By: Jonathan Kay
Here in the West, the killing of Osama Bin Laden was considered a triumph. In Pakistan, where the al-Qaeda leader lived out his final years, attitudes are very different: On Wednesday, a Pakistani court brought down a guilty verdict against the Pakistani doctor who helped the CIA locate bin Laden in May, 2011. Having been convicted of treason, Shakil Afridi now faces a 33-year prison sentence.
Each story like this brings fresh evidence that Pakistan, a nominal Western ally in the war on terrorism, actually is doing more to enable the jihadis than fight them. We don’t yet have definitive evidence to suggest that the Pakistani military and intelligence establishment was actively housing and protecting bin Laden in the garrison town of Abbottabad. But that certainly would have been in keeping with long-standing Pakistani policies.
And those policies won’t change any time soon: With the Americans, Canadians and others having announced their exit date in Afghanistan, Pakistan has less incentive to co-operate in the war on terrorism than at any time since 9/11. In coming years, the better way to deal with Pakistan will be to acknowledge the reality that the country is nothing less than a full-blown state sponsor of terrorism.
This is not a new idea: It goes back almost 20 years. As former U.S. diplomat Peter Tomsen recently noted in an insightful essay published by the World Policy Institute, George H.W. Bush-era Secretary of State James Baker wrote a letter to Pakistani Prime Minister Nawaz Sharif in 1993, warning him that Pakistan could soon be put on America’s list of terror-sponsoring nations. But the threat proved hollow.
At the time, Pakistan’s spy agency, the ISI, was actively supporting militant groups in Indian Kashmir. To this day, three of those groups — Harakat ul Mujahidin, Lashkar-I Taiba and Jaish-I Mohammad — are on the U.S. State Department’s list of terrorist organizations. Add in the groups that the ISI assists on the Afghanistan front — the Taliban, the Haqqani network, and the Hekmatyar outfit — and it becomes plain that Pakistani spooks effectively are co-ordinating a horizontally diversified terrorist empire spanning three nations.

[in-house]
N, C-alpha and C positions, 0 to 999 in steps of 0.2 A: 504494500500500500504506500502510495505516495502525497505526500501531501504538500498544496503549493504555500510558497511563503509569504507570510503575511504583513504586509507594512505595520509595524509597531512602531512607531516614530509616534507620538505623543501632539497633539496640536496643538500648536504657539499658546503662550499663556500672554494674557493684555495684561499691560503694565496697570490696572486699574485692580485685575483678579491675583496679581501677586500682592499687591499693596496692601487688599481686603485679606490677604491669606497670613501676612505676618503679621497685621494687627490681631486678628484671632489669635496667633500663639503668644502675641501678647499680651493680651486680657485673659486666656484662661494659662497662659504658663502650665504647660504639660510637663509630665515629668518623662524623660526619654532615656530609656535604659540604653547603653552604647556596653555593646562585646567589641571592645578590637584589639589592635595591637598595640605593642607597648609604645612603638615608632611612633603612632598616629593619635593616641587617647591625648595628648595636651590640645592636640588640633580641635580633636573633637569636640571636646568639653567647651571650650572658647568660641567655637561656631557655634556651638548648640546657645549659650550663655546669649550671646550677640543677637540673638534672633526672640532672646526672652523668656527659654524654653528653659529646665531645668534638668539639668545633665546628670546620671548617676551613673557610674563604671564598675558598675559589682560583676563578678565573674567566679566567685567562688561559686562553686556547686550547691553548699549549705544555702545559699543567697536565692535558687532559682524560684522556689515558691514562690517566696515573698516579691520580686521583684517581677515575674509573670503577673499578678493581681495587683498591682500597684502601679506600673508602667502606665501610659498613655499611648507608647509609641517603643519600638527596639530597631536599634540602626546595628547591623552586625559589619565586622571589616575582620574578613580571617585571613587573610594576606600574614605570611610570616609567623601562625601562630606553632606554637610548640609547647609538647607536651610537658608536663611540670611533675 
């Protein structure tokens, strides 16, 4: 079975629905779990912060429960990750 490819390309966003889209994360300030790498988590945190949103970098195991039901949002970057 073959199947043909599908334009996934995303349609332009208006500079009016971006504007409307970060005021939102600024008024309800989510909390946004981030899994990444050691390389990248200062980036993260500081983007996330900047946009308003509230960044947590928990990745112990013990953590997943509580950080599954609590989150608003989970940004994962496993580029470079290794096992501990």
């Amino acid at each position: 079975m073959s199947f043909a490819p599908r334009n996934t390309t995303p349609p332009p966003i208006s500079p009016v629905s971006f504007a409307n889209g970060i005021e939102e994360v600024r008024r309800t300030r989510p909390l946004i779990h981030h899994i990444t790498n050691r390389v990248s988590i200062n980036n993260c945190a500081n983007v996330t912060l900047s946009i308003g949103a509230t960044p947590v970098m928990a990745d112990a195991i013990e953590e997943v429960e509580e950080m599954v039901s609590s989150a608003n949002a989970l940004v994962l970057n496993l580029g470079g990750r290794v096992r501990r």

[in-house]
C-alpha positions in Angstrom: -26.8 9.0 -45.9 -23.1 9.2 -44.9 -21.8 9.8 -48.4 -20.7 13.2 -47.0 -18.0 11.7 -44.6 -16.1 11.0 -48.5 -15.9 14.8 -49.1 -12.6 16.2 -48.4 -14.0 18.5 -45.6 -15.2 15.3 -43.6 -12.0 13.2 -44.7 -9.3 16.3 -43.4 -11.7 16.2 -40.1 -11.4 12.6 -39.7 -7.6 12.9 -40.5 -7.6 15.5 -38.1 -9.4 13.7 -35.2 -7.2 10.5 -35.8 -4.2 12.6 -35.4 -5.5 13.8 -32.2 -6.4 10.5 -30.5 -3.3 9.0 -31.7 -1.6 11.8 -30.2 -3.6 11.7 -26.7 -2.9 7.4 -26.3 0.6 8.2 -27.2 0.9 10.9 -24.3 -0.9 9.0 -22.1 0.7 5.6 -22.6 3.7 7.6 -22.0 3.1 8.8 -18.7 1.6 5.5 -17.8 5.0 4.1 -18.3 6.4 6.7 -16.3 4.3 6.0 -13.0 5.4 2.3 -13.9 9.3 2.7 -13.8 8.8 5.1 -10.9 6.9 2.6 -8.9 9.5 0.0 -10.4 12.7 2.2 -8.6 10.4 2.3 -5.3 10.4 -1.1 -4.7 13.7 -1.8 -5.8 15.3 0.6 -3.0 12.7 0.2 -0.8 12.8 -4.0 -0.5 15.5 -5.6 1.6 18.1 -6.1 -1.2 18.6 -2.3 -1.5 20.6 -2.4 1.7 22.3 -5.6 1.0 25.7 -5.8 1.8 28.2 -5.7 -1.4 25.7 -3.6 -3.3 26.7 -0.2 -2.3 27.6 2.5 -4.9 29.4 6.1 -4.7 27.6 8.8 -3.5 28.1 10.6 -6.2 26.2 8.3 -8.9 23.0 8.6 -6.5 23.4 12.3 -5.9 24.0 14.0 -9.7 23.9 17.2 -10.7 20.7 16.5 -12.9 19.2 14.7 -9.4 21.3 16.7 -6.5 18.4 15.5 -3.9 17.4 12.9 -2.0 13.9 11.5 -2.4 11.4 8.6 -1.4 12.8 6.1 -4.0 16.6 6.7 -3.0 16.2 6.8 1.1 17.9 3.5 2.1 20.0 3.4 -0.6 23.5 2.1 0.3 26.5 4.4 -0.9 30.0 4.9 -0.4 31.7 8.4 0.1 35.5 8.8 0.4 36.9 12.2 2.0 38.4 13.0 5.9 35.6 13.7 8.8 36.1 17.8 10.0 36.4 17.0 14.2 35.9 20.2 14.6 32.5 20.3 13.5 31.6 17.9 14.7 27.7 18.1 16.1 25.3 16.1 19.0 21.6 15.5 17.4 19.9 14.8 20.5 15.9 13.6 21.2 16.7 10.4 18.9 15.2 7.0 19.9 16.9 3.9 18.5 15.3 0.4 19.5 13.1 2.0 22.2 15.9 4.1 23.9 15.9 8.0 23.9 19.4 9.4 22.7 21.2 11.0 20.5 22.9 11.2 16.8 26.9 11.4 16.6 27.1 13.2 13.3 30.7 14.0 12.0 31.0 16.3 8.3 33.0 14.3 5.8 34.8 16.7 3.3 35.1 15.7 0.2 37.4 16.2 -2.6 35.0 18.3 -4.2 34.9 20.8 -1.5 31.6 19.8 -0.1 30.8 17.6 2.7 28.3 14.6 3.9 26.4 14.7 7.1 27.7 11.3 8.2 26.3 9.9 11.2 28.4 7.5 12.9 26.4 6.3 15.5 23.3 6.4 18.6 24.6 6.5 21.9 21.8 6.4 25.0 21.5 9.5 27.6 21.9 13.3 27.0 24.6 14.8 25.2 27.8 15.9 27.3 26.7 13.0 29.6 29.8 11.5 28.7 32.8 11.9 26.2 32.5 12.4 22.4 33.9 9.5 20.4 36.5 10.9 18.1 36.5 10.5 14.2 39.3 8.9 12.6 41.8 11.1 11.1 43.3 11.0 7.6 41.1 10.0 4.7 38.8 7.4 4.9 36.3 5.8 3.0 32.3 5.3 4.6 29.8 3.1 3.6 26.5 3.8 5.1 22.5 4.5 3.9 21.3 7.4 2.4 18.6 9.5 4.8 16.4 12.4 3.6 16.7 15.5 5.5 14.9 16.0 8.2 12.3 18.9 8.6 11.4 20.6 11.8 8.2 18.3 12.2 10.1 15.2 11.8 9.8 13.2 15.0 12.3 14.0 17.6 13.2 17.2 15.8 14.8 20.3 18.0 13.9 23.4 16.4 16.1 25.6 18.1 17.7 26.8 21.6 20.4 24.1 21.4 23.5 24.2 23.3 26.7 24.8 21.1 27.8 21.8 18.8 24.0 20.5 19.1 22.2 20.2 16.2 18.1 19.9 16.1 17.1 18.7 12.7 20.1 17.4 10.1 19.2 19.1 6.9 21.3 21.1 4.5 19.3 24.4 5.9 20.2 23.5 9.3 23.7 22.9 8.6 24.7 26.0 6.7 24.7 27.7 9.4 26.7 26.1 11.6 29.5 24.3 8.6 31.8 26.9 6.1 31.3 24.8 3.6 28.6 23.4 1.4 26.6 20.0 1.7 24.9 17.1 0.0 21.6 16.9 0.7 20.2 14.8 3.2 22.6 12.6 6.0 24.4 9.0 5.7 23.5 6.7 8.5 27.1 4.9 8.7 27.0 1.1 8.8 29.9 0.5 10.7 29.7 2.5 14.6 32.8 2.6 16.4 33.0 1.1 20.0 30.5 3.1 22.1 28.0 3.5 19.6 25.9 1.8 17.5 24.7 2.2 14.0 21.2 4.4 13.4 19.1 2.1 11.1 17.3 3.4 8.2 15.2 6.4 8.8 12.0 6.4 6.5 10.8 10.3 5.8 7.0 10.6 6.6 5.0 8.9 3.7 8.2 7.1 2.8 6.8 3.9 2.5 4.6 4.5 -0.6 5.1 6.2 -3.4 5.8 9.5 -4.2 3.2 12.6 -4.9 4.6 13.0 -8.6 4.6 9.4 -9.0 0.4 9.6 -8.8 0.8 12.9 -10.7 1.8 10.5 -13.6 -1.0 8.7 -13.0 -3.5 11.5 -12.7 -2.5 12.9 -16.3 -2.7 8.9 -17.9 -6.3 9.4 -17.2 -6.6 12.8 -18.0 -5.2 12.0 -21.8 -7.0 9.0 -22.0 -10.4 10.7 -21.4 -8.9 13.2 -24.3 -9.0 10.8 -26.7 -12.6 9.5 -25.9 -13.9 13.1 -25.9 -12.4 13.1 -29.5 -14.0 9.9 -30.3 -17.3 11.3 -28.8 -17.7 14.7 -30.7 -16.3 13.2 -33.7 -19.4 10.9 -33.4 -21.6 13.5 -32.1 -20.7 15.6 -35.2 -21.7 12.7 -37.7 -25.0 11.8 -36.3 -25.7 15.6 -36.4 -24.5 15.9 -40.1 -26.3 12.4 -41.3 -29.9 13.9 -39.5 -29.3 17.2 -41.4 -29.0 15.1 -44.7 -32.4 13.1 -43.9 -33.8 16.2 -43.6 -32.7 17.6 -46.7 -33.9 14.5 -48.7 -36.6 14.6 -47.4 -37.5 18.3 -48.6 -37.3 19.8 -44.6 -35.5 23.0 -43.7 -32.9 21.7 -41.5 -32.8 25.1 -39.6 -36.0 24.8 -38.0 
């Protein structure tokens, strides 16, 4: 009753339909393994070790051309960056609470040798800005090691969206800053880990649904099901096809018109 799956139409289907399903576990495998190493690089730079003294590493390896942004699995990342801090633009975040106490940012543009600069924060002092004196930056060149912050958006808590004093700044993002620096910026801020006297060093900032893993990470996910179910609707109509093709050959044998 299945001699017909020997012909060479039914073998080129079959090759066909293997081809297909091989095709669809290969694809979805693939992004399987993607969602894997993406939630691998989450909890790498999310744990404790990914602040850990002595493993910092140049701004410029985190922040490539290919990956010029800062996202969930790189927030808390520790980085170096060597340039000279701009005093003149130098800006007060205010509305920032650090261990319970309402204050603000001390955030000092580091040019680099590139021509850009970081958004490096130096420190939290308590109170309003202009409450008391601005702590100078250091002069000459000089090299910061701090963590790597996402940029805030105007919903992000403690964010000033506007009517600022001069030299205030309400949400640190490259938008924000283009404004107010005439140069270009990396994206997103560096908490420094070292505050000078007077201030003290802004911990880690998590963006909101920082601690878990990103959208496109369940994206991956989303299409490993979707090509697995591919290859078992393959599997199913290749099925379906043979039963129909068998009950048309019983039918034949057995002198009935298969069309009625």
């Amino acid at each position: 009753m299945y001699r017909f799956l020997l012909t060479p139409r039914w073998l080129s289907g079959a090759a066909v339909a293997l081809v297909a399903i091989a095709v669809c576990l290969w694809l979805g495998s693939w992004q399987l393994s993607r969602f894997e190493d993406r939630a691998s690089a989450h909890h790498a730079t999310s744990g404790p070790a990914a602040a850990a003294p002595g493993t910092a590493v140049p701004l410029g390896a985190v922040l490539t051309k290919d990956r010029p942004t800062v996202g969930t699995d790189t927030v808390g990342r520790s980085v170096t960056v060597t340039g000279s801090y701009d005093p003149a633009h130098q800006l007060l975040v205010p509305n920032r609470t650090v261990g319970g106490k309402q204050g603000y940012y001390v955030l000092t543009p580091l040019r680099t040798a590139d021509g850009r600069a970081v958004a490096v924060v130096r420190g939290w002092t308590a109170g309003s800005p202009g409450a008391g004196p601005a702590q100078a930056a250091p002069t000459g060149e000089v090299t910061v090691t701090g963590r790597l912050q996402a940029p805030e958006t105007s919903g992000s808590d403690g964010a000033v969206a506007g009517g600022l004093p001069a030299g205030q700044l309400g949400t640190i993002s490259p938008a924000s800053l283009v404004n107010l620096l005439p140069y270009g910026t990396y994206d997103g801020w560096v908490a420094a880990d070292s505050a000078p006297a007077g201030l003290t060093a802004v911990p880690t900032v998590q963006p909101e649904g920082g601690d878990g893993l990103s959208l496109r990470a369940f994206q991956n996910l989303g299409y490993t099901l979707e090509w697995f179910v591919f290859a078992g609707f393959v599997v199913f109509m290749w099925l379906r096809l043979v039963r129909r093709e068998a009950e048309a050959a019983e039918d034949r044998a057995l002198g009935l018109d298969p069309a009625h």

As Mr. Tomsen argues, the United States — and the West, more generally — shares some of the blame for the expansion of Pakistan’s malign influence. The U.S. diplomat served as a special envoy to elements of the Afghan resistance (most notably, Tajik commander Ahmed Shah Masood, who was killed by al-Qaeda two days before 9/11) during the early 1990s. In that capacity, he bore witness to America’s policy of reckless indifference to developments in the region.
“From 1993 to September 11, 2001 — in perhaps one of the greatest blunders in American diplomatic history — the United States government outsourced America’s Afghan policy to Pakistan, which meant to the Pakistani military and the powerful ISI. American policy was, in practice, giving free rein to the fox in the chicken coup,” Mr. Tomsen wrote in the Journal of the World Policy Institute. “The unholy alliance of the ISI, al-Qaida, and Taliban radicals burrowed into Afghanistan. While bin Laden launched global terrorist attacks against the United States, Pakistan’s military and the ISI organized, armed, and supplied the annual military offensives besieging Masood’s northern enclave. American ignorance of Pakistan’s radical Islamist course in Afghanistan reinforced the isolation of the most successful Afghan commander fighting al-Qaeda and the Taliban.”
Pakistan’s motives in supporting terrorism and attacking its neighbours typically are described as a play for “strategic depth” against India. Mr. Tomsen argues that there are other goals as well — including the expansion of the military’s power within domestic Pakistani politics, and the creation of a unified Islamic power base in Central Asia.
Destabilizing Afghanistan through Taliban-led terrorism is consistent with each of these goals. And the ISI’s strategy for doing so, Mr. Tomsen notes, is a carbon copy of its playbook from 1994 to 1998, when it built up the Taliban the first time around.
For years, Western diplomats have been unable to speak freely about Pakistan, because we’ve depended on the country for logistical support in the Afghan mission. At the same time, the American campaign of drone strikes, which has decimated the senior ranks of Pakistani-based terrorists, has remained a low-profile affair, lest Pakistani sensitivities be offended.
Following the West’s phased withdrawal from Afghanistan, however, we will no longer have tens of thousands of soldiers being fed, housed, and air conditioned in the Afghan outback. No longer will the United States have to go through the cynical pantomime of “co-ordinating” border operations with the Pakistani military, an exercise that inevitably leads to the Taliban learning of America’s plans in advance.
It is a pity that the West will not be leaving Afghanistan in better shape. But having departed the country, the United States and its allies at least will be able to deal with Pakistan, the greater threat, for what it is: a country that is a haven for terrorists; and which punishes men, such as Shakil Afridi, who fight them.
— Jonathan Kay is Managing Editor for Comment at the National Post, and a fellow at the Foundation for Defense of Democracies in Washington, D.C.
Courtesy: National Post